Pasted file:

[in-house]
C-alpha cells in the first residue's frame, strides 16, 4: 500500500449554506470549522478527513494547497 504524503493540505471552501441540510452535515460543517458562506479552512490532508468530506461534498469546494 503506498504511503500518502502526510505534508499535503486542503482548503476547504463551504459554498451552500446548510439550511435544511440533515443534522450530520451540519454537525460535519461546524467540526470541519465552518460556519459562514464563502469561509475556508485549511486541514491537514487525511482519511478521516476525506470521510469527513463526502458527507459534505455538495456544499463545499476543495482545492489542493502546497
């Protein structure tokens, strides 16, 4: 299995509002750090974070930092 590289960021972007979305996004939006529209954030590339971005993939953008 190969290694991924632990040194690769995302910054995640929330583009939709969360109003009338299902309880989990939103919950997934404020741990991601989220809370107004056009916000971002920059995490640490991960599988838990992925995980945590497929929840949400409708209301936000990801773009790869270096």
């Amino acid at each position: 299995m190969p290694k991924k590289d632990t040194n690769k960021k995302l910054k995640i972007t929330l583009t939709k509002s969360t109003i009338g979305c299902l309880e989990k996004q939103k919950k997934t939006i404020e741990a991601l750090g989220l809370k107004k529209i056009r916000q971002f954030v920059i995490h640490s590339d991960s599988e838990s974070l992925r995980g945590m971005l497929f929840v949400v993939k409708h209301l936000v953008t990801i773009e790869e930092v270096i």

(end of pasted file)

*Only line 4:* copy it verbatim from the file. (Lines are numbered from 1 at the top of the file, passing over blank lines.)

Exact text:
């Amino acid at each position: 299995m190969p290694k991924k590289d632990t040194n690769k960021k995302l910054k995640i972007t929330l583009t939709k509002s969360t109003i009338g979305c299902l309880e989990k996004q939103k919950k997934t939006i404020e741990a991601l750090g989220l809370k107004k529209i056009r916000q971002f954030v920059i995490h640490s590339d991960s599988e838990s974070l992925r995980g945590m971005l497929f929840v949400v993939k409708h209301l936000v953008t990801i773009e790869e930092v270096i």